L'anxiété et le stress accrus sont fréquents chez les enfants avec trouble du spectre de l'autisme et sont associés à des défis sociaux. L'intervention basée sur le théâtre (30 jeunes de 8 à 14 ans), médiée par les pairs, contribue non seulement à l'amélioration de la compétence sociale chez les jeunes avec trouble du spectre de l'autisme, mais contribue également à réduire l'anxiété associée à une plus grande interaction sociale avec les pairs. Les résultats suggèrent qu'un certain degré d'excitation physiologique est essentiel à l'interaction sociale.
Autism. 2017 Apr;21(3):333-343. doi: 10.1177/1362361316643623. Epub 2016 Jul 8.
Changes in anxiety following a randomized control trial of a theatre-based intervention for youth with autism spectrum disorder
- 1 Vanderbilt University, USA.
- 2 Lipscomb University, USA.
Increased anxiety and stress are frequently found in children with autism spectrum disorder and are associated with social challenges. Recently, we reported changes in social competence following peer-mediated, theatre-based intervention. The purpose of this study was to examine the impact of the intervention on reducing anxiety and stress. Participants included 30 youth with autism spectrum disorder (8-14 years old) randomly assigned to the experimental (17) or waitlist control (13) group. Pretest adjusted, between-group differences were analyzed for state-anxiety, trait-anxiety, play-based cortisol, and diurnal cortisol. Pearson correlations were conducted between anxiety, cortisol, and group play. Significant pretest-adjusted between-group differences at posttest were observed on trait-anxiety (F(1, 27) = 9.16, p = 0.005) but not state-anxiety (F(1, 27) = 0.03, p = 0.86), showing lower trait-anxiety in the experimental group. There were no between-group differences on cortisol. There was a significant negative correlation between group play and trait-anxiety (r = -0.362, p = 0.05). Playground cortisol correlated with group play, for the experimental group (r = 0.55, p = 0.03). The theatre-based, peer-mediated intervention not only contributes to improvement in social competence in youth with autism spectrum disorder but also contributes to reductions in trait-anxiety associated with more social interaction with peers. Results suggest that some degree of physiological arousal is essential for social interaction.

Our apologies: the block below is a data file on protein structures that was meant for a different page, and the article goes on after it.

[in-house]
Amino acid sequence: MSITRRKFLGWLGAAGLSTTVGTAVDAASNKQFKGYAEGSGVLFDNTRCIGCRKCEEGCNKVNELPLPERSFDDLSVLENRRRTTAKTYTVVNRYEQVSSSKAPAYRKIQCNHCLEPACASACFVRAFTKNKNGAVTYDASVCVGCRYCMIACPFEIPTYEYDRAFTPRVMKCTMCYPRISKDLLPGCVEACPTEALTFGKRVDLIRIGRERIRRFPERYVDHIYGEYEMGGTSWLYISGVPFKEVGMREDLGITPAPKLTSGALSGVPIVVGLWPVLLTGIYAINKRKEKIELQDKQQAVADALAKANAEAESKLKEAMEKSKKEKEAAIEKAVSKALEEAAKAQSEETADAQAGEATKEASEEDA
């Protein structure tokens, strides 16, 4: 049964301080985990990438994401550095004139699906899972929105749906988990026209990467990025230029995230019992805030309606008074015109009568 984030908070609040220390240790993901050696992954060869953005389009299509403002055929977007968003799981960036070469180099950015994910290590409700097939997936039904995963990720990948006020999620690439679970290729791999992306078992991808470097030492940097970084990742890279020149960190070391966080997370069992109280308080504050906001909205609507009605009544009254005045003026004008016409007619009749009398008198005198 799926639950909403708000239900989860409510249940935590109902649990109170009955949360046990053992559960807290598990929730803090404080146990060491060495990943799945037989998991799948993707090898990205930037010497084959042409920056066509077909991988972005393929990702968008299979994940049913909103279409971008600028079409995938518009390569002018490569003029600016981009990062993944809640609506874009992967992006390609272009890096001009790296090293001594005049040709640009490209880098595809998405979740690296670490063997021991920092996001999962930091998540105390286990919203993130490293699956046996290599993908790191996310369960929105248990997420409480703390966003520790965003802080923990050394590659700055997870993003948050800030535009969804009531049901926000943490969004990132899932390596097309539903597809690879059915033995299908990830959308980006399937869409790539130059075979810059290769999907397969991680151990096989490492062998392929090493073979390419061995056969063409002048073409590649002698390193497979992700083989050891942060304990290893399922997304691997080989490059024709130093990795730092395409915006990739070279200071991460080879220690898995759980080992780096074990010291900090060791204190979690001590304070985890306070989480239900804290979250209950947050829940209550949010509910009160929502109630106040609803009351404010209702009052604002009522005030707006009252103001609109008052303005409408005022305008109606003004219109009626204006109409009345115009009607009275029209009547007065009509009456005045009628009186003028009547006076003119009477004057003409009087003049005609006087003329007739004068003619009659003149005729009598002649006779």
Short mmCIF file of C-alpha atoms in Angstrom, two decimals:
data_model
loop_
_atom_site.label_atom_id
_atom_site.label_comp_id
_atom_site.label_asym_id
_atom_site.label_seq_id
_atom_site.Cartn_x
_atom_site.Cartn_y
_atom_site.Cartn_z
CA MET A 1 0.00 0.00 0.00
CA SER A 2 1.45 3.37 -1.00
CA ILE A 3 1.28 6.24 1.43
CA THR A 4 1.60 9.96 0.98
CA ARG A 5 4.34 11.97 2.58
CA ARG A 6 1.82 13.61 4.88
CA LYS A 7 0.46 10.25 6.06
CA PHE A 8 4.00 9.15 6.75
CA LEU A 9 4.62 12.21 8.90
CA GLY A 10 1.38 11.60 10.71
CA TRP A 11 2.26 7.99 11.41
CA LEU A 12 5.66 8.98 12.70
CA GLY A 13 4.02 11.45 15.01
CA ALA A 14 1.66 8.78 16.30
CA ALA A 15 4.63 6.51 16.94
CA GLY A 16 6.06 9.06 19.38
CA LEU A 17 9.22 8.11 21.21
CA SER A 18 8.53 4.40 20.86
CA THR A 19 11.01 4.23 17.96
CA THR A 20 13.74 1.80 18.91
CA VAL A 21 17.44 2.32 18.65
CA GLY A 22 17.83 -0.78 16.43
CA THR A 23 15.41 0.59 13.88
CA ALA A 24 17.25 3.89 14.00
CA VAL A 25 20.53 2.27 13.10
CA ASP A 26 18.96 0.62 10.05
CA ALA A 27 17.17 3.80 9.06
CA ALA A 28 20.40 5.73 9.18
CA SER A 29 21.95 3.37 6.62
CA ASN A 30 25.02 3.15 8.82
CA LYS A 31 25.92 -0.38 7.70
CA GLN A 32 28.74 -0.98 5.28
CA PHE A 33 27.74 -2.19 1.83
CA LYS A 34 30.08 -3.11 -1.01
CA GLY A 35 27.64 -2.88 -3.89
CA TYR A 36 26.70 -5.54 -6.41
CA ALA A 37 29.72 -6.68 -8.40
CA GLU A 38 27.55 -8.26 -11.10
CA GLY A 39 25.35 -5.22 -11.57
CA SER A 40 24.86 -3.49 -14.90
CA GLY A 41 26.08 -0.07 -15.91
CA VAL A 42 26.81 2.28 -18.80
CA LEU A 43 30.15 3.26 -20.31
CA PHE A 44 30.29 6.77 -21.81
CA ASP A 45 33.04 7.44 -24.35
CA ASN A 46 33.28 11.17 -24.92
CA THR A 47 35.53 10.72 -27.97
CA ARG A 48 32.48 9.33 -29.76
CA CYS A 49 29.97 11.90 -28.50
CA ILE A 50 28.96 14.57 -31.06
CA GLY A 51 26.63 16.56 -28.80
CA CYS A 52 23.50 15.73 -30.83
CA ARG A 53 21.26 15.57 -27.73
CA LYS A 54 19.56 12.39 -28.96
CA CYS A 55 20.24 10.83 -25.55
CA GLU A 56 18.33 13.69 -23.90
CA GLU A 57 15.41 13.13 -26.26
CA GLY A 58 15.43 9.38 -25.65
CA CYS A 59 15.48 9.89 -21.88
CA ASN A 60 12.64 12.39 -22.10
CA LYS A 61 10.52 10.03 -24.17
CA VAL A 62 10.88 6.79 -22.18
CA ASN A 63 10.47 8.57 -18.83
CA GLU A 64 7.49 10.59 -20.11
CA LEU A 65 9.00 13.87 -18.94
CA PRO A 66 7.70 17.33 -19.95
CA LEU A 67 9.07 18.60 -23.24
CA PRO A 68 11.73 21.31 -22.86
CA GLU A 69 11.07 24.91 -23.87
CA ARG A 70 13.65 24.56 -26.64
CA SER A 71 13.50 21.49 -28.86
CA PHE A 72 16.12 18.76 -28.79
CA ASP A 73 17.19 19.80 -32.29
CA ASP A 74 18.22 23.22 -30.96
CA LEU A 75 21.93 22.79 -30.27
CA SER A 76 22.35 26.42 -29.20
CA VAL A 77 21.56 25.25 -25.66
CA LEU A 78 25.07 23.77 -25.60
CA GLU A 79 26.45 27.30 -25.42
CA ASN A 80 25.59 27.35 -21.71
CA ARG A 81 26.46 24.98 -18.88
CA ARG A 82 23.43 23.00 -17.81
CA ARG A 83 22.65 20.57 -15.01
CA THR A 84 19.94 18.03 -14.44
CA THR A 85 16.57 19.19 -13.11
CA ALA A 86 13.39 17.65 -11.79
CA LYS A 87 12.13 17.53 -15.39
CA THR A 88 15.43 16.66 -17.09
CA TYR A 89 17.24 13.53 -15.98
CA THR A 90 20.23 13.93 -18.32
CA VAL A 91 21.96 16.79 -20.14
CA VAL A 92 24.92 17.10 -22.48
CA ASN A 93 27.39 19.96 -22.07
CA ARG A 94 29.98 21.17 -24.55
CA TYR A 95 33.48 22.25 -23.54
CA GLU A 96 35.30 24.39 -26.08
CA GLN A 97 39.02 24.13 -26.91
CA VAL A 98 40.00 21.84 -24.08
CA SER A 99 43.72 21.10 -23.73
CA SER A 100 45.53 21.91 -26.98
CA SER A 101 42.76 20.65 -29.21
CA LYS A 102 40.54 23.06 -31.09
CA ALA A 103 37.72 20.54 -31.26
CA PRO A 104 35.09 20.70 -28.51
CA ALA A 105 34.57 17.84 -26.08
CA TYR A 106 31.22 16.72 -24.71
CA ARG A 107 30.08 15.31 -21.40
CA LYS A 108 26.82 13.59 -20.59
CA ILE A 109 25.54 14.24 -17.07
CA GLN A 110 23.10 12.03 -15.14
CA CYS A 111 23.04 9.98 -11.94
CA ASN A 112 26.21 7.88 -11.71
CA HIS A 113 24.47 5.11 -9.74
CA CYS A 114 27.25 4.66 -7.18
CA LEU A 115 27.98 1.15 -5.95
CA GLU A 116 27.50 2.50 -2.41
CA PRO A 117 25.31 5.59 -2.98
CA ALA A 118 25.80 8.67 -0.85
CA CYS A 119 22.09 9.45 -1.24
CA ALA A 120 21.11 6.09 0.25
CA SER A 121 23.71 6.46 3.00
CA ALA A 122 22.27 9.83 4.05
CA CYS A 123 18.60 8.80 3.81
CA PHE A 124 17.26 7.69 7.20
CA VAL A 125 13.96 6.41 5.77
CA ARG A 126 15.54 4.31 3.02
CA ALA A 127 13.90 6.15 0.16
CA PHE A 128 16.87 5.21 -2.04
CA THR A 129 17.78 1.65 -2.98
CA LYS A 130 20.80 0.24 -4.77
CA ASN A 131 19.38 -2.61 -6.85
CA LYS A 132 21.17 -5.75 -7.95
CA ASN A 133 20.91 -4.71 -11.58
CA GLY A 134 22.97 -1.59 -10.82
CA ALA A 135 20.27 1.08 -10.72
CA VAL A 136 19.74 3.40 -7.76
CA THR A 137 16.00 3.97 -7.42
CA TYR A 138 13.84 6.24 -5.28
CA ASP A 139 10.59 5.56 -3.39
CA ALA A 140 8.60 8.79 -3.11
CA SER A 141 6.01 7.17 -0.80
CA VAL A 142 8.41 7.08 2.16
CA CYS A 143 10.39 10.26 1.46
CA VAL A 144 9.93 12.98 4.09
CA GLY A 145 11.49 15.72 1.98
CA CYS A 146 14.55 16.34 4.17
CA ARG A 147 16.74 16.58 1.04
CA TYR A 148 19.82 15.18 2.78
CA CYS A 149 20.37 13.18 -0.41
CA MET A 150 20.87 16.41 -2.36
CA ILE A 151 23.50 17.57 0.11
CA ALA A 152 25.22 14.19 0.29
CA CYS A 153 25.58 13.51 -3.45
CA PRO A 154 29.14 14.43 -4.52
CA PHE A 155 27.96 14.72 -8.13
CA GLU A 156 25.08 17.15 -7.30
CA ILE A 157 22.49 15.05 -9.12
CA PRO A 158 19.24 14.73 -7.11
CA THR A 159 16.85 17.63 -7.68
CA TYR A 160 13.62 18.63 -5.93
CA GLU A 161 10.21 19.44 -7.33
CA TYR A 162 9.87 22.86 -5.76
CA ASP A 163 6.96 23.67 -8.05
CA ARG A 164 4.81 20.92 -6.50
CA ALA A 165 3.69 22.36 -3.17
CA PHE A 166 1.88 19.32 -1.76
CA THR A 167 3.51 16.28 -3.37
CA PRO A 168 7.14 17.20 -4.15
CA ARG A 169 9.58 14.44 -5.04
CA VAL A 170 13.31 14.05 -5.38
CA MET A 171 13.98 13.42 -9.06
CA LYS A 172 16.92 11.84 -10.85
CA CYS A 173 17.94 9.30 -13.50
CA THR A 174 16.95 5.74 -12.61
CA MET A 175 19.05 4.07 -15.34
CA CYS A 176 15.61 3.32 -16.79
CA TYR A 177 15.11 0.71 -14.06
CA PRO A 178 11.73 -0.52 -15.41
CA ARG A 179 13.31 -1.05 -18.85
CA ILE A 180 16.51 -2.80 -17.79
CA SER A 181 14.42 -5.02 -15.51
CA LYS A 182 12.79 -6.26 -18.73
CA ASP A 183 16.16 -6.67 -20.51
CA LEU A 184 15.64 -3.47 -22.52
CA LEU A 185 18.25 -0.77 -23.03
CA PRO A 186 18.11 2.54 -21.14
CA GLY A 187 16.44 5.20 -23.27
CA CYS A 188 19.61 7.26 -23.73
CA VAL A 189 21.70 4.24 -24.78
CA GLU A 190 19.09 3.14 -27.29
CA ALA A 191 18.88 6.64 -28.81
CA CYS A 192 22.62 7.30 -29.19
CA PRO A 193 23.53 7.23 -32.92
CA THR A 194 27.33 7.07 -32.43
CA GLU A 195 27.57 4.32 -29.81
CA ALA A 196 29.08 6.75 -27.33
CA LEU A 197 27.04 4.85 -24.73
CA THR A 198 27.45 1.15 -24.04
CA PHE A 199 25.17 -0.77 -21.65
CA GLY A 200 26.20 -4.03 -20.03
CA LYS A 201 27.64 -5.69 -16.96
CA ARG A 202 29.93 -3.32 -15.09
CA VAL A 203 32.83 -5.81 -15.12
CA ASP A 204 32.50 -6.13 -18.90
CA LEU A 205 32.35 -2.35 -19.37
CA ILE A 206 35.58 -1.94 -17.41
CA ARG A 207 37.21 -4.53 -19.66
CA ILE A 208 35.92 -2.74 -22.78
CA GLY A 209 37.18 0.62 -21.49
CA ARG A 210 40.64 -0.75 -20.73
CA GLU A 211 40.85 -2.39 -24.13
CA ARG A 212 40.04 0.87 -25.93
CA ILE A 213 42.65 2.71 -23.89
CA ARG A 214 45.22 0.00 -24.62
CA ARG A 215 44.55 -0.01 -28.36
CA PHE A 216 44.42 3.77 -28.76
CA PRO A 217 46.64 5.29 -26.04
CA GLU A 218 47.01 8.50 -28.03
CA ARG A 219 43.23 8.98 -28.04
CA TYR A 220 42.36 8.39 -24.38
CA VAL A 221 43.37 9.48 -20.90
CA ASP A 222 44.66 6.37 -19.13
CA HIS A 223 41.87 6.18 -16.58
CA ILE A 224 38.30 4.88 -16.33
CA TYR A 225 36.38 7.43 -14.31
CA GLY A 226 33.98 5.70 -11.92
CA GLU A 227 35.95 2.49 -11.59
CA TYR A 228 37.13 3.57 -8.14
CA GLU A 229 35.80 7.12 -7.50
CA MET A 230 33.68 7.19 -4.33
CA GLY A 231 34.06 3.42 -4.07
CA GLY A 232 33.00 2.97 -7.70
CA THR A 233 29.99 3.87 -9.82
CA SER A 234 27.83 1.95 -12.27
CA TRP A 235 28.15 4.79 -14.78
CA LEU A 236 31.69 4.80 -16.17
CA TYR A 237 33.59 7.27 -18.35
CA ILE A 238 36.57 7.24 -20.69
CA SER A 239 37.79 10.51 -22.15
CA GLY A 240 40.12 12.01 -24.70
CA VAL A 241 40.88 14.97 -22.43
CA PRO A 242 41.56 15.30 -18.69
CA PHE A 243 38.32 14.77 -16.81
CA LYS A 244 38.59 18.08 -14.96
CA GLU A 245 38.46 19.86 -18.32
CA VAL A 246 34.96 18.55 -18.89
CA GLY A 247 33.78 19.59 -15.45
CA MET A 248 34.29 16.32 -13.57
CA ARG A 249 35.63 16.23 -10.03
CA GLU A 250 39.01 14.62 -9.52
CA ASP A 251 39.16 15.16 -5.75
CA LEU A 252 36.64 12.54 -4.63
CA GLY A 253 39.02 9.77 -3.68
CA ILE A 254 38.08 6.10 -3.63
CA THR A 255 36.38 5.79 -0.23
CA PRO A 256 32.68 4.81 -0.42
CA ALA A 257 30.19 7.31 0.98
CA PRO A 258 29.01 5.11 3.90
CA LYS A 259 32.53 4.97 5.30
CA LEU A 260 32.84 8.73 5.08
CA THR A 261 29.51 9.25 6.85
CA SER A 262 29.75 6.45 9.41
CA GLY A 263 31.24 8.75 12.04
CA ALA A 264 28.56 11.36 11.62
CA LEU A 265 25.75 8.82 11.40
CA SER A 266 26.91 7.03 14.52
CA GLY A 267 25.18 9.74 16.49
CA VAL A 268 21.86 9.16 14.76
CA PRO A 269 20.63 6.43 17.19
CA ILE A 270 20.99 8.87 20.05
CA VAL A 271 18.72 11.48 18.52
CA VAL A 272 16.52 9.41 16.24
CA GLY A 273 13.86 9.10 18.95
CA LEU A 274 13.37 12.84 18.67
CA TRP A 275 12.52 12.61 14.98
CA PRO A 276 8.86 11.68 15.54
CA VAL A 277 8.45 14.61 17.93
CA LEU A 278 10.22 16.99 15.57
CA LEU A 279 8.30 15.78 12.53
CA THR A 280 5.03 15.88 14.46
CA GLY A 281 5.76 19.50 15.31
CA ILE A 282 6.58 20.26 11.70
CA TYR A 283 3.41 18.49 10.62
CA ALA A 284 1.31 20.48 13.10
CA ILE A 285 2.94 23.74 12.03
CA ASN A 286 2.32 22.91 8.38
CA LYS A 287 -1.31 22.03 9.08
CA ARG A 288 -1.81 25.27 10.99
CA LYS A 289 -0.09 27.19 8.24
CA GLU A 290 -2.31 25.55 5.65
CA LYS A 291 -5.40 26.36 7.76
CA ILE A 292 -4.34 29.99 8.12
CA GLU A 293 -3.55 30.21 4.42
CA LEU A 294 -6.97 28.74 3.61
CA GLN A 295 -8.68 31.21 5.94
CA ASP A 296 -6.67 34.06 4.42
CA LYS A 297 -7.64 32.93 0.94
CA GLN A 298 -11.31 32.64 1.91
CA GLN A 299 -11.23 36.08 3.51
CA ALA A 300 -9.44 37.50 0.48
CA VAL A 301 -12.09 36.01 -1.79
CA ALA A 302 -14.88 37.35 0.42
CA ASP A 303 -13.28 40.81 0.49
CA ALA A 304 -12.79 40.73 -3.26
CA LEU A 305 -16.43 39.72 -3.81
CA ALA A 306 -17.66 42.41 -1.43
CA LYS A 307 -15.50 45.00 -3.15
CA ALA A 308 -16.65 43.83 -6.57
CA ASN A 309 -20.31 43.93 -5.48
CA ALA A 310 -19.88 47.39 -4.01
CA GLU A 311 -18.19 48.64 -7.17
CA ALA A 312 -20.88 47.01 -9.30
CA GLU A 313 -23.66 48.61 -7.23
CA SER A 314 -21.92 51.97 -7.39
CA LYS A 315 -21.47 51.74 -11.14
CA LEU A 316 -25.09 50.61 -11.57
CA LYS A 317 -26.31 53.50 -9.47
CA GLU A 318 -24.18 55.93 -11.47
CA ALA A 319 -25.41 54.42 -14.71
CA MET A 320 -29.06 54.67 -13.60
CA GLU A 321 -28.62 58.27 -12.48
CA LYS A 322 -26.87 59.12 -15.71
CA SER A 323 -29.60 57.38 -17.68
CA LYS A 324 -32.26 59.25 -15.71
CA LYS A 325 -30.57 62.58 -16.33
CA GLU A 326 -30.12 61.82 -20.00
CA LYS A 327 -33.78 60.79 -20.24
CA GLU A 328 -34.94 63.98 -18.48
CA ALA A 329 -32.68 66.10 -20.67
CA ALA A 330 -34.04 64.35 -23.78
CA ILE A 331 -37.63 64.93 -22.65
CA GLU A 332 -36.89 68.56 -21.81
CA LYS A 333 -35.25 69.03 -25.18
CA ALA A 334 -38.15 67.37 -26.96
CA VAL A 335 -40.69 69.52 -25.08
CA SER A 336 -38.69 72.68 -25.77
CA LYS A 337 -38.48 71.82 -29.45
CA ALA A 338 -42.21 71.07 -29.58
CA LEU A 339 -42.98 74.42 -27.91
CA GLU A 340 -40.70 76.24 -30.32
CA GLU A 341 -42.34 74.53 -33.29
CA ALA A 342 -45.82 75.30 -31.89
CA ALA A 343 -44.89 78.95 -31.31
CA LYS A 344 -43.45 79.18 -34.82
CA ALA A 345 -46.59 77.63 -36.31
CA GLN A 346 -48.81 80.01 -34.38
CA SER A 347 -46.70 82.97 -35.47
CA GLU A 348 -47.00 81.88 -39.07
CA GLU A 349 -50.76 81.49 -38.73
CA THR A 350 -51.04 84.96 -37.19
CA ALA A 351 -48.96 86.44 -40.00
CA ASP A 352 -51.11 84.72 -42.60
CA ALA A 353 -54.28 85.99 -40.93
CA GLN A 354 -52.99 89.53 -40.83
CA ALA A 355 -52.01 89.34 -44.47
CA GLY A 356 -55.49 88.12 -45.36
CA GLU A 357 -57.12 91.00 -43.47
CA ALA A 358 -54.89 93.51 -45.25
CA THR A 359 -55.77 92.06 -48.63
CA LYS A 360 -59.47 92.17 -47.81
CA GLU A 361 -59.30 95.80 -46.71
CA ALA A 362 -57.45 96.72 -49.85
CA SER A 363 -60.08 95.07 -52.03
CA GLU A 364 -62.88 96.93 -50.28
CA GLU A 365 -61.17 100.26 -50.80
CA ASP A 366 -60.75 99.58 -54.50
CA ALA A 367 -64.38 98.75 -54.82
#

- PMID: 27154909
- DOI: 10.1177/1362361316643623